Engineering Educators Elect First Black Woman President-Elect
Chicago Designer Alan Bombick Dies at 61
Bevlee Watford, associate dean for academic affairs at Virginia Tech’s College of Engineering, has become the first black woman to be president-elect of the American Society for Engineering Education. Her one-year term as president begins in June 2017. Watford, who also is director of the university’s Center for the Enhancement of Engineering Diversity, has boosted graduation and retention rates of underrepresented groups, says Virginia Tech. With 9,780 total undergraduate and graduate students enrolled in 2015-16, engineering is the university’s largest college.
Wagman Construction, York, Pa., has named Michael J. Konieczka executive vice president. He had been the Carolinas region business-unit leader for LeChase Construction and is a former manager for KBR Building Group, DPR Construction and Skanska USA Building Inc. Blake Evans has joined Mott McDonald as principal for its oil-and-gas consulting business in the western U.S., the firm said on June 28. Based in Pleasanton, Calif., since last November, he is formerly director of operations in San Ramon, Calif., for engineering firm Willbros, according to a Linked-In profile.
Arcadis North America has elevated Kim Brown Wilmsen to senior vice president and chief information officer. She had been an IT vice president. Brown Wilmsen replaces Mark Endry, who has left the firm. She also is chair of the Colorado Technology Association’s Women in Technology network.
Justin Kile is named founding dean of the school of engineering at Quinnipiac University, Hamden, Conn., which will offer B.S. degrees in civil, industrial, mechanical and software engineering, as well as computer science, beginning in the fall. Kile was associate dean of engineering since 2013 in Quinnipiac’s former combined business-and-engineering school.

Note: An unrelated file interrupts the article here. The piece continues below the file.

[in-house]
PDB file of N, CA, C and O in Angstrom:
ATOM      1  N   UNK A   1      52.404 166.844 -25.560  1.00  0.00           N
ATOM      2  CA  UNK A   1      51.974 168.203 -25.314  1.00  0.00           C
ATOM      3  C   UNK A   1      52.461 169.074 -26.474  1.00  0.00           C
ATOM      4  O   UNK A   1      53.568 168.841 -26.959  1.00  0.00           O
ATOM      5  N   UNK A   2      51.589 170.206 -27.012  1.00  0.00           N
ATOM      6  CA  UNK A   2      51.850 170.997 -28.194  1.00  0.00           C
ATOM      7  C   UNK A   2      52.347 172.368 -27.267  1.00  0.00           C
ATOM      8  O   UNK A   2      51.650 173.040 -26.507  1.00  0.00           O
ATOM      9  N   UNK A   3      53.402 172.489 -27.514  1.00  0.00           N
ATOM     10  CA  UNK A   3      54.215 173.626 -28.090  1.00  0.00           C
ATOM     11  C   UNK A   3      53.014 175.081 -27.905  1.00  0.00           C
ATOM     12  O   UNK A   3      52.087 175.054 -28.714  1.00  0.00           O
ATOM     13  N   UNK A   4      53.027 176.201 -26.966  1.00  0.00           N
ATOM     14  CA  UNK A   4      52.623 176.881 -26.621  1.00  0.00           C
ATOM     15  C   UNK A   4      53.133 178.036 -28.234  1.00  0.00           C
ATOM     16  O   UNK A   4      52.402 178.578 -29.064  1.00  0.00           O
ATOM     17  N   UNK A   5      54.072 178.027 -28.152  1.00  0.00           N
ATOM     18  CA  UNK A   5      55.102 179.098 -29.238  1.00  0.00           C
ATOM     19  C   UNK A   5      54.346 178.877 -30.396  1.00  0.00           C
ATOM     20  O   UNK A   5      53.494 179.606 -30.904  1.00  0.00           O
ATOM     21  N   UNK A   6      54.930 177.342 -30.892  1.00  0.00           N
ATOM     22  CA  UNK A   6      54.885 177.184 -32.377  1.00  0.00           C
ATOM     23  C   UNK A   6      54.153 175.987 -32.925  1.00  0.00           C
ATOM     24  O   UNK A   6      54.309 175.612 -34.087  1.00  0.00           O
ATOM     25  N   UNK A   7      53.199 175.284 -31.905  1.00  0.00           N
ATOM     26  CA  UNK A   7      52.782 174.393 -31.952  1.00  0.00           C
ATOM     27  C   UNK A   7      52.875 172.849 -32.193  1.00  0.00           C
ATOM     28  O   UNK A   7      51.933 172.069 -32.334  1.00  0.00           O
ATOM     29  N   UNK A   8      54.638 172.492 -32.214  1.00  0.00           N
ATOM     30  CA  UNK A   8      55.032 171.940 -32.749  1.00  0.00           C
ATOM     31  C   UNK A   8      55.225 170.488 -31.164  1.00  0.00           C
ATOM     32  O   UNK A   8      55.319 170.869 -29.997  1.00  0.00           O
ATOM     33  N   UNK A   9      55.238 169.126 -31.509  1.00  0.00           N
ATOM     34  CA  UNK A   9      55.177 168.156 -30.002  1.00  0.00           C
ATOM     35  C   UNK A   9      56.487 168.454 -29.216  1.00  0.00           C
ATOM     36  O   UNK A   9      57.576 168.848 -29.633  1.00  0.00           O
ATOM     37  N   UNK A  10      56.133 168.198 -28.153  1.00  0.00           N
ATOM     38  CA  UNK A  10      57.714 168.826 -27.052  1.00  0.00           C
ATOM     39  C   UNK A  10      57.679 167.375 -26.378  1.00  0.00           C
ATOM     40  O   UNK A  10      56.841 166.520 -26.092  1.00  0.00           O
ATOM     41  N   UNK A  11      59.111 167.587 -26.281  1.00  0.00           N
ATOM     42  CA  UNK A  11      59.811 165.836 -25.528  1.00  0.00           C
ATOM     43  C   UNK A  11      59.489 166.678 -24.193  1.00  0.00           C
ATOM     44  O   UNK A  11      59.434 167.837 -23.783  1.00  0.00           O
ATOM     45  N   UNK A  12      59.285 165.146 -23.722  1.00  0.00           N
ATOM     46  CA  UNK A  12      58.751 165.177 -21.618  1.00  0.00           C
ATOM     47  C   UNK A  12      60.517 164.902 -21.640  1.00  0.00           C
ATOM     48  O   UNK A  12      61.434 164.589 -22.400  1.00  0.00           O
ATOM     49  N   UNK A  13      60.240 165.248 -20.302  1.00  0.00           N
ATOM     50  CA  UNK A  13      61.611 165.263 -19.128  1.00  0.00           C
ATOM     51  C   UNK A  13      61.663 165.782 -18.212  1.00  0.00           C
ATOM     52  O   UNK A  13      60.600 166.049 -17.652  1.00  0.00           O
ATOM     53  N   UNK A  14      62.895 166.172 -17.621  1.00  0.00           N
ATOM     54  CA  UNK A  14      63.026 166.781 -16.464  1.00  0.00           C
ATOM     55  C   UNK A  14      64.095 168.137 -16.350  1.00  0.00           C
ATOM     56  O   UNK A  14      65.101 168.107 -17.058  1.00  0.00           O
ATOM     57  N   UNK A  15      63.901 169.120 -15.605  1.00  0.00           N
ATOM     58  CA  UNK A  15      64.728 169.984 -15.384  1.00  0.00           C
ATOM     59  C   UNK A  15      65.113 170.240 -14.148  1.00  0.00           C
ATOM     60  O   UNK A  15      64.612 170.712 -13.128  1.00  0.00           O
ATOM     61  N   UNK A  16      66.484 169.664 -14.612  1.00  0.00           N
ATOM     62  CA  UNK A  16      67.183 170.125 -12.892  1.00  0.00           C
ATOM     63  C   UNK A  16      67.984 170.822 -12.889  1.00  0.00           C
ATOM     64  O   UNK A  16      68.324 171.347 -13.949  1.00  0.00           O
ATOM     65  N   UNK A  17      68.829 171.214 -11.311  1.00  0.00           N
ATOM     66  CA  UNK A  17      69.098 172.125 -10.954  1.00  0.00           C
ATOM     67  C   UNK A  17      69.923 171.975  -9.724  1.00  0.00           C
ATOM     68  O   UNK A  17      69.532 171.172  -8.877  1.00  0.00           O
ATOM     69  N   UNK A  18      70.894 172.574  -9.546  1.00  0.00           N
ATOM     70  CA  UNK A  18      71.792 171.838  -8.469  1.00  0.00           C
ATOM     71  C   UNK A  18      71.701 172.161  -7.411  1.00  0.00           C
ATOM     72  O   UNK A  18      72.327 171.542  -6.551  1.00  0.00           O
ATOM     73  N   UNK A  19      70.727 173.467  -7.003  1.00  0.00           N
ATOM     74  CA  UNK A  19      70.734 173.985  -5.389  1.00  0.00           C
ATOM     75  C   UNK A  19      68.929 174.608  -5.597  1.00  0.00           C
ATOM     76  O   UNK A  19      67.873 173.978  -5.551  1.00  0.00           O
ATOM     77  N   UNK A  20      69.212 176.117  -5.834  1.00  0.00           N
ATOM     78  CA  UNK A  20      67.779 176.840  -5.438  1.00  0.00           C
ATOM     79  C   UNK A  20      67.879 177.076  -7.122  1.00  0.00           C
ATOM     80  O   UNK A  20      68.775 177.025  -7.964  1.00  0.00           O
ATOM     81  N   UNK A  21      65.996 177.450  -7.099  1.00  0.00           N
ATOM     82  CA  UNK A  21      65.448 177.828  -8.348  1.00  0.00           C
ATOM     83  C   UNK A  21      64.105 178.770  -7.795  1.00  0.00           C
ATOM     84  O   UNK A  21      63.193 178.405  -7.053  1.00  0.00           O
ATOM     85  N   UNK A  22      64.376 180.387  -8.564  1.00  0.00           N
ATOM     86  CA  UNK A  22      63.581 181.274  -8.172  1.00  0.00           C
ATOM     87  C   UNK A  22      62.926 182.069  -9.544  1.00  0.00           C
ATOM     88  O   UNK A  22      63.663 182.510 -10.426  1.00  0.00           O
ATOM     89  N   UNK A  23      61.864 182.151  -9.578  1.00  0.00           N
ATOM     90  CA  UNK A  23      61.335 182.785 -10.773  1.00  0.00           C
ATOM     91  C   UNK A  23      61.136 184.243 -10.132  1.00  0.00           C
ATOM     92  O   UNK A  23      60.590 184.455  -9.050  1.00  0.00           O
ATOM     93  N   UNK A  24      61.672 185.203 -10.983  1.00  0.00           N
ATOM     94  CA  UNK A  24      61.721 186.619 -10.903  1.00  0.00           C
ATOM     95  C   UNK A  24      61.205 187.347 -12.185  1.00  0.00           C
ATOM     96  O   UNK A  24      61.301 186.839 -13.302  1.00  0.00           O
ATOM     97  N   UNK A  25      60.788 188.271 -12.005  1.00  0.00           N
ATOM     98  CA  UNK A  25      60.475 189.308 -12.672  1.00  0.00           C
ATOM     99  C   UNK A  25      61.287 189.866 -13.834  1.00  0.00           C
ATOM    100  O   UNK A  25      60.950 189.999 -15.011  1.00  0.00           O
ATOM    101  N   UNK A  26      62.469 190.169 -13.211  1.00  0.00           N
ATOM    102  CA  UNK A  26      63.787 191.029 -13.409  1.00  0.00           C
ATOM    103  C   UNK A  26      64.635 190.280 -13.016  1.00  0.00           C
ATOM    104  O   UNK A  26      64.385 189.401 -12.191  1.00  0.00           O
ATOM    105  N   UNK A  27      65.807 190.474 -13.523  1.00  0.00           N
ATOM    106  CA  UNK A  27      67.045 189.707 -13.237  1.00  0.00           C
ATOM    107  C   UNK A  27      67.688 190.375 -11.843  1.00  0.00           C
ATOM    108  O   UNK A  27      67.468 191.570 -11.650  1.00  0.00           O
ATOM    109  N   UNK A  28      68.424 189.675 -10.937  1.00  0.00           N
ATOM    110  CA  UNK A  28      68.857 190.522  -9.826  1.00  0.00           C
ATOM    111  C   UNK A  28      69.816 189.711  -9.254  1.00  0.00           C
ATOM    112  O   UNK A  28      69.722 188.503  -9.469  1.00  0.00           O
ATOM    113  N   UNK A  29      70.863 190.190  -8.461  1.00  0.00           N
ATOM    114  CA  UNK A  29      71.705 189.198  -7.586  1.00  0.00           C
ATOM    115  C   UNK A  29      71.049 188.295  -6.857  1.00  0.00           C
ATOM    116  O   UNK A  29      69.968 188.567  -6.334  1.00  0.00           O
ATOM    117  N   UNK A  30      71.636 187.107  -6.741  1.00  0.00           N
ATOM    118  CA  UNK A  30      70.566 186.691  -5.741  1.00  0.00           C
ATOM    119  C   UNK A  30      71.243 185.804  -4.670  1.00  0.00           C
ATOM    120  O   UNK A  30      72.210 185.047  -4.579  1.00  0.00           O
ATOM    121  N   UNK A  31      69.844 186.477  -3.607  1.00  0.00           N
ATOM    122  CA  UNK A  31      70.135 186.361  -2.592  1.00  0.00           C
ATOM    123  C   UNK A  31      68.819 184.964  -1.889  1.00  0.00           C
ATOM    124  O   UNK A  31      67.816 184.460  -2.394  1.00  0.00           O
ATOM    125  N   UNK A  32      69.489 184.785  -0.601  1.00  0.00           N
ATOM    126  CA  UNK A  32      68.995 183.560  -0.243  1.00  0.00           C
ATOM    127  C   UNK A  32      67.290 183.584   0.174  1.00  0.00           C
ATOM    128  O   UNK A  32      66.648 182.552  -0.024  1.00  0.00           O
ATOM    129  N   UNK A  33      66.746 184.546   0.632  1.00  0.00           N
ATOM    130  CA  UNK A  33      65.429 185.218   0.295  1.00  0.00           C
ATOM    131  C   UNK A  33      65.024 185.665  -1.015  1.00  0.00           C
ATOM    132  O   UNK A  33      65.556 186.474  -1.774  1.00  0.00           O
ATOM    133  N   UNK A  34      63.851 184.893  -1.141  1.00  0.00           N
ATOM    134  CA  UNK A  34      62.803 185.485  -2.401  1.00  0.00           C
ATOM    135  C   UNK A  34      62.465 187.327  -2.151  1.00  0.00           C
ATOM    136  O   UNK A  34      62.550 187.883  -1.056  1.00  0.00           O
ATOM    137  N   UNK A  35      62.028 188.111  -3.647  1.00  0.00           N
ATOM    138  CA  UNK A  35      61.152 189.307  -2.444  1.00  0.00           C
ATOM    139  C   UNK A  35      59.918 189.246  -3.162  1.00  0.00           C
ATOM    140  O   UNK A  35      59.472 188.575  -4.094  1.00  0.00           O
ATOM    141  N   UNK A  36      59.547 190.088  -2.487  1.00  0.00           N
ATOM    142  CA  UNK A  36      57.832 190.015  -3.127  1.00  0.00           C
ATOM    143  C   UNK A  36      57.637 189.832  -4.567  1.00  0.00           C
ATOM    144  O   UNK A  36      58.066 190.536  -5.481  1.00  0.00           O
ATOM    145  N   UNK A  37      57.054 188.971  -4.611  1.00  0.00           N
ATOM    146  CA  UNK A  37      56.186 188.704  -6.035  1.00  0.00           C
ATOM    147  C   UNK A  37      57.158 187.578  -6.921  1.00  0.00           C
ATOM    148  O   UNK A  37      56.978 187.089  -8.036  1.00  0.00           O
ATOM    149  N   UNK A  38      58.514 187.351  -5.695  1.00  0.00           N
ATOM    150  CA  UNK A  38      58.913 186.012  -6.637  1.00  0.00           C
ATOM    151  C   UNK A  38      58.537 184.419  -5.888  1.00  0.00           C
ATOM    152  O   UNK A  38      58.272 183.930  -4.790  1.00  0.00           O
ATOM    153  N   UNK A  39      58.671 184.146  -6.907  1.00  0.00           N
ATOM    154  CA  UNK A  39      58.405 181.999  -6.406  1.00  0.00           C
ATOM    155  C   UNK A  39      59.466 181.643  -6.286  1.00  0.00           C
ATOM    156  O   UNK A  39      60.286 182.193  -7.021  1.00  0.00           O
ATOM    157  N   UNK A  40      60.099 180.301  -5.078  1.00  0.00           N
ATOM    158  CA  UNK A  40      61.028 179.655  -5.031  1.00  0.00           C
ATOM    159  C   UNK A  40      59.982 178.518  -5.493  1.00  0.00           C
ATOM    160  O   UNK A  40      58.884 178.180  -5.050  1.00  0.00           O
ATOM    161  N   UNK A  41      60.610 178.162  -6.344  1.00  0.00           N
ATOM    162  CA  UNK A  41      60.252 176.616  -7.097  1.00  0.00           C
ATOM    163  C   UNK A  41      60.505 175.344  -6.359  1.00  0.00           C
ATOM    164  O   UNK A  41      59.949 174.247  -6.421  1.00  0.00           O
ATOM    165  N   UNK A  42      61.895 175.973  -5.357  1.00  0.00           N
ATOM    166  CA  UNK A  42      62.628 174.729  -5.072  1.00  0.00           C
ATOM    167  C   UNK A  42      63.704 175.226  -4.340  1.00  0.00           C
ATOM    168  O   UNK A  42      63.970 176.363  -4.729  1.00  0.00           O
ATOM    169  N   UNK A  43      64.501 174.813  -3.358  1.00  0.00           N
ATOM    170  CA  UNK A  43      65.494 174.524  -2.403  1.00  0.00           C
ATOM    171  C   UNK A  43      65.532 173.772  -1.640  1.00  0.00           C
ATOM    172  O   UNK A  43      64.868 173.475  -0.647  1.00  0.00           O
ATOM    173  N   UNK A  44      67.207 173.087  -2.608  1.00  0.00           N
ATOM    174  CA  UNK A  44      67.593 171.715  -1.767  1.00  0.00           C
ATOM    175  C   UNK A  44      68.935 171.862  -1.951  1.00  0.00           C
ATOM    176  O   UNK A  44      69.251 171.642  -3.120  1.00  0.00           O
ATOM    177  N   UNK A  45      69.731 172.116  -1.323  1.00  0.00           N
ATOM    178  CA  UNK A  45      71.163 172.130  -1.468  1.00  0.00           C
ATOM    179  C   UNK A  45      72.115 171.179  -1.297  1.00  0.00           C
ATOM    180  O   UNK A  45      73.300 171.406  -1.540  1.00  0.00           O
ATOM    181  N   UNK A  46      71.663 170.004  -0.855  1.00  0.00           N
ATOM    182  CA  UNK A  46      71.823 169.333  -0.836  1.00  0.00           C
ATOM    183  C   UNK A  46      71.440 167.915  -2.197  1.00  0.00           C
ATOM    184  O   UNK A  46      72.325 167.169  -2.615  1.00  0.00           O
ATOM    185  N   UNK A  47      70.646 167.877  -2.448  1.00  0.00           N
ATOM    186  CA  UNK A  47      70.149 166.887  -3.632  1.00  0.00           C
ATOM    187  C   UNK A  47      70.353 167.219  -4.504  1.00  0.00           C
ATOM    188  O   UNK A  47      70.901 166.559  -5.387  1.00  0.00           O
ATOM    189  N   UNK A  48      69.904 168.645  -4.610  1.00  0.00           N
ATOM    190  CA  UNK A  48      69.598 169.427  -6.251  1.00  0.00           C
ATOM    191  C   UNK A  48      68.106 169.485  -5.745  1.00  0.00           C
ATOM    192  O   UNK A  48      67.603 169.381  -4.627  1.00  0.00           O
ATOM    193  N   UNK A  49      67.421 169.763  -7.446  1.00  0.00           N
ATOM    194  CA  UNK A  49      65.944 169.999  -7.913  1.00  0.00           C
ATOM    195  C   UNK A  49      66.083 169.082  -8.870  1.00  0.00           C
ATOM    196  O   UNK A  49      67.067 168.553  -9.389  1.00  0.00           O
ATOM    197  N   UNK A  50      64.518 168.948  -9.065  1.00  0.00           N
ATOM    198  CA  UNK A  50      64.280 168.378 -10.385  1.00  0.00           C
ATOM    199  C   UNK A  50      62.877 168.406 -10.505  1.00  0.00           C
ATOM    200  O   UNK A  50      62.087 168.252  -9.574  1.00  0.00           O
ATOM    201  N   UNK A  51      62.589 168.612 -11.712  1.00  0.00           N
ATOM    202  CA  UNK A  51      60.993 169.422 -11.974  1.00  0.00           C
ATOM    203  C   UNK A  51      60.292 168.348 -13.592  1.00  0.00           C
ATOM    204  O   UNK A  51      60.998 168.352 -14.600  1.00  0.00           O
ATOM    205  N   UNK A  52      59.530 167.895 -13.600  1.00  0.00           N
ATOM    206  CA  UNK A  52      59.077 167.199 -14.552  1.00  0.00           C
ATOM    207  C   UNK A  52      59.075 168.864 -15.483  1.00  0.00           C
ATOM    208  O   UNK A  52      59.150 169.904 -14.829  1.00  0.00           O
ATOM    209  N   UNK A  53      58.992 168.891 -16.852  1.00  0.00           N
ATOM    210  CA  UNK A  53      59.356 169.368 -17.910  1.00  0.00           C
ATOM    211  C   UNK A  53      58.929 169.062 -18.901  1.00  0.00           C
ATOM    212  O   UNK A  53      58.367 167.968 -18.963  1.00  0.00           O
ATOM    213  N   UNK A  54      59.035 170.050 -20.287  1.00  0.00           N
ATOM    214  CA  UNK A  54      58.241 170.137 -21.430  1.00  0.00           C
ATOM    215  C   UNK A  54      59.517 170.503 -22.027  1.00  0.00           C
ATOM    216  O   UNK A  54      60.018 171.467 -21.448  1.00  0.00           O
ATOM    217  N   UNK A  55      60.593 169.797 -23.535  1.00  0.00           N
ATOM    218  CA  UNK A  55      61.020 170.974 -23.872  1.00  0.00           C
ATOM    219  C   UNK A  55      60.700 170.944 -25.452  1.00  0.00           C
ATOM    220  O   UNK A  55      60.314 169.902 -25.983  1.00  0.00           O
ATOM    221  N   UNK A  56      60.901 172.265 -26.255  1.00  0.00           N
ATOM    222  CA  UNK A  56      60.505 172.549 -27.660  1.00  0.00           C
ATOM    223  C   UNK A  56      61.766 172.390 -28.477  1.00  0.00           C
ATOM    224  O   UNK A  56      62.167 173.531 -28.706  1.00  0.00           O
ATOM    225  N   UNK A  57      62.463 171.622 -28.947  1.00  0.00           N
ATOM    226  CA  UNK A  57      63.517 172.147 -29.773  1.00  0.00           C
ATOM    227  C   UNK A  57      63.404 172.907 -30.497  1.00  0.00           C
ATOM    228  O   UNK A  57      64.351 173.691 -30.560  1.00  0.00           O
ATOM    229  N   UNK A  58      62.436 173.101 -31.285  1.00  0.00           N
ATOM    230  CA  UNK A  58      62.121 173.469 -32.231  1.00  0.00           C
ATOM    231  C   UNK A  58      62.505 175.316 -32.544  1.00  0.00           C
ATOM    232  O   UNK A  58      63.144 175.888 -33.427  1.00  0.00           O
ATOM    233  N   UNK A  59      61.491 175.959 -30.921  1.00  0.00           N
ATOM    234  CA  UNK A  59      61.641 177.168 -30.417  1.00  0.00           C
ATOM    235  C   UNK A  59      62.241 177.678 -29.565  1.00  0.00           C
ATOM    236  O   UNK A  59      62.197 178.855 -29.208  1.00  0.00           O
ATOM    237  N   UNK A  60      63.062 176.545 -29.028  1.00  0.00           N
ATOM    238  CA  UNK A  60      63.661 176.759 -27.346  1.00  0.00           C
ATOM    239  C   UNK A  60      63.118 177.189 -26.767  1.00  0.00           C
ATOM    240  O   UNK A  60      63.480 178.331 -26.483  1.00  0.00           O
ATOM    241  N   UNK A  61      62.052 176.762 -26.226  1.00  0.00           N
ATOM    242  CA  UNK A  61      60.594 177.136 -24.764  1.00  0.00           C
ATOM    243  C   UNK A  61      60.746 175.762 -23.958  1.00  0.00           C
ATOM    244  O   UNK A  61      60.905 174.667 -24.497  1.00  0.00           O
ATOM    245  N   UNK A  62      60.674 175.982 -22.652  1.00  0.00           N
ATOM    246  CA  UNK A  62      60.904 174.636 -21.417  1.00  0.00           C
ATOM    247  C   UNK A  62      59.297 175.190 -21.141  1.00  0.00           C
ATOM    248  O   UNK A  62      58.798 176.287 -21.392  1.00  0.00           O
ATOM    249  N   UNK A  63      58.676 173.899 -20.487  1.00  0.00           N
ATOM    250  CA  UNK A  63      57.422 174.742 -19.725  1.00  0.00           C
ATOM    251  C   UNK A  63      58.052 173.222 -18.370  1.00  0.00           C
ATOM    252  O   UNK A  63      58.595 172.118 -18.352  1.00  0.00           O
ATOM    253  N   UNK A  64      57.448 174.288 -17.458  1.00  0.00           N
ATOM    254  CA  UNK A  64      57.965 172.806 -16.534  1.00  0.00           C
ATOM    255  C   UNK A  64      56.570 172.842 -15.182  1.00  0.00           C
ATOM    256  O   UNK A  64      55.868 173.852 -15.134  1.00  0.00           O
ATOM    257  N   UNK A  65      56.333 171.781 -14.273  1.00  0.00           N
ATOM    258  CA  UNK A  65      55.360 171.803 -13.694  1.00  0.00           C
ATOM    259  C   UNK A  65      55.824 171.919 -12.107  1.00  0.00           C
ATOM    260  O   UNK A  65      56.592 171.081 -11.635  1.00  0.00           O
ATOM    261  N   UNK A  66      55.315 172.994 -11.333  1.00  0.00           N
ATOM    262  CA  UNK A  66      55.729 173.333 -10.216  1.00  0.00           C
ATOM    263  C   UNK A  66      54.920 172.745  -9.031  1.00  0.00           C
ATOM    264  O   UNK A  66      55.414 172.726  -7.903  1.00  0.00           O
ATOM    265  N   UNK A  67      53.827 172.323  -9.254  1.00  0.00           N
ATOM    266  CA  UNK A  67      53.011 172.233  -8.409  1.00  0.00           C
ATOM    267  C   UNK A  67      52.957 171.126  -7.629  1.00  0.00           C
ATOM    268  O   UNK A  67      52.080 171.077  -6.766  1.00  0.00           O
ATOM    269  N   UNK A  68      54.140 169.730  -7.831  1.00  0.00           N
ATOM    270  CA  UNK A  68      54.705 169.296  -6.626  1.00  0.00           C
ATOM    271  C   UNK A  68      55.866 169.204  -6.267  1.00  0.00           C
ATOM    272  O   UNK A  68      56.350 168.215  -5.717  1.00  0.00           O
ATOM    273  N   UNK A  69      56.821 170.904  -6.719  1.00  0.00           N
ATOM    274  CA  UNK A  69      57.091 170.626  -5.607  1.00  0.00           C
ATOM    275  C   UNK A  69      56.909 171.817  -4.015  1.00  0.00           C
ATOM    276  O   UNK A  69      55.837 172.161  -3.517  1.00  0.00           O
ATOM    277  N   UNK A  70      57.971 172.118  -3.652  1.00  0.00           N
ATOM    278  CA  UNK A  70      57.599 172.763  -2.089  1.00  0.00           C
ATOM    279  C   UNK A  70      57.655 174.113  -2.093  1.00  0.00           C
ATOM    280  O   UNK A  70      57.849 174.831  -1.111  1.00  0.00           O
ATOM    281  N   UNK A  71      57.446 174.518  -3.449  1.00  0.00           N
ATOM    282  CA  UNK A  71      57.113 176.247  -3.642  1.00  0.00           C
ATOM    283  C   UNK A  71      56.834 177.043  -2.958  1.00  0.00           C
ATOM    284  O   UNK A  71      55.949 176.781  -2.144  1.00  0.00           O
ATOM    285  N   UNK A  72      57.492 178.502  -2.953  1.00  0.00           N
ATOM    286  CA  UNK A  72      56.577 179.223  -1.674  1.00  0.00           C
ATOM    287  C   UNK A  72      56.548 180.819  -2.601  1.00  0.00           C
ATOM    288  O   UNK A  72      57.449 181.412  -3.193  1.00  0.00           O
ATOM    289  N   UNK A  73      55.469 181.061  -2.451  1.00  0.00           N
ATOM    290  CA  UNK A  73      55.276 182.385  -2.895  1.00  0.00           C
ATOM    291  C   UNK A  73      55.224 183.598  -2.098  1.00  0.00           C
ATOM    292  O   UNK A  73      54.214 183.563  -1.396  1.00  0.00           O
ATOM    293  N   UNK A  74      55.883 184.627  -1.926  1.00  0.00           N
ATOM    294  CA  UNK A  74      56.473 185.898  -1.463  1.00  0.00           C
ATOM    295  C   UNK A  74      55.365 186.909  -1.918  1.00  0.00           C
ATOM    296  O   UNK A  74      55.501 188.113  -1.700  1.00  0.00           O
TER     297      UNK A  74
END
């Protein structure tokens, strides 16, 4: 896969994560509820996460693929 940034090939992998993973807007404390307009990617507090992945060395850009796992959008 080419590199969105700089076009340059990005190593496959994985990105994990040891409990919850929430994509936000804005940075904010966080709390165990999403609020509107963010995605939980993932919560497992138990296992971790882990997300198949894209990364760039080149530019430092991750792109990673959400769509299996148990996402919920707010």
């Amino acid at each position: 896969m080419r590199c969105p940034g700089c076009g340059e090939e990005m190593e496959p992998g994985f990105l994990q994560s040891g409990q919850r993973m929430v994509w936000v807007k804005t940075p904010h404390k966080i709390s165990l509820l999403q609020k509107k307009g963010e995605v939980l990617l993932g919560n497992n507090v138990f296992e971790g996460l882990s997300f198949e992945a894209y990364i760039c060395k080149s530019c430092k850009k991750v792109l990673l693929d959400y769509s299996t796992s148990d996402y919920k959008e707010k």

Alan F. Bombick, a noted urban designer and principal at Chicago-based Legat Architects Inc. who headed its commercial, mixed-use and higher-education practices, died on June 20 in Arlington Heights, Ill., at age 61. The cause was cancer, a firm spokesman confirms.
Joining Legat in 1992, Bombick led projects that include the Hyatt Place Chicago-South/University Medical Center and the Harper College Avanté Center and its campus master plan. “Alan’s tenacity and sophistication were instrumental in not only growing the firm’s commercial-corporate portfolio but also in building its reputation as a major Chicago design firm,” says Berry DeSimone, Legat COO. The firm ranks at No. 157 on Architectural Record’s list of the Top 300 architecture firms. Bombick was a 20-year member of the Arlington Heights Design Commission.